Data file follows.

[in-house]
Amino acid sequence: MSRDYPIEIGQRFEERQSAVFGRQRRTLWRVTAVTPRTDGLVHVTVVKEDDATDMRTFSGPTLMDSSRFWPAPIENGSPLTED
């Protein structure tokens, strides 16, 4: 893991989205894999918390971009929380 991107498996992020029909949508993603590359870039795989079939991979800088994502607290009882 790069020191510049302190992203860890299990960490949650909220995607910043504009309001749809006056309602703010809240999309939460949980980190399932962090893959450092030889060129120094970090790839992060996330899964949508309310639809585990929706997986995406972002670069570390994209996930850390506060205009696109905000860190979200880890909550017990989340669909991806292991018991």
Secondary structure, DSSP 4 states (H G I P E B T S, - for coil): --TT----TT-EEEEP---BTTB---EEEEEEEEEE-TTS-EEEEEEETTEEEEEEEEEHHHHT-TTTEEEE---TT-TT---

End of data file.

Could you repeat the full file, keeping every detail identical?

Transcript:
[in-house]
Amino acid sequence: MSRDYPIEIGQRFEERQSAVFGRQRRTLWRVTAVTPRTDGLVHVTVVKEDDATDMRTFSGPTLMDSSRFWPAPIENGSPLTED
């Protein structure tokens, strides 16, 4: 893991989205894999918390971009929380 991107498996992020029909949508993603590359870039795989079939991979800088994502607290009882 790069020191510049302190992203860890299990960490949650909220995607910043504009309001749809006056309602703010809240999309939460949980980190399932962090893959450092030889060129120094970090790839992060996330899964949508309310639809585990929706997986995406972002670069570390994209996930850390506060205009696109905000860190979200880890909550017990989340669909991806292991018991």
Secondary structure, DSSP 4 states (H G I P E B T S, - for coil): --TT----TT-EEEEP---BTTB---EEEEEEEEEE-TTS-EEEEEEETTEEEEEEEEEHHHHT-TTTEEEE---TT-TT---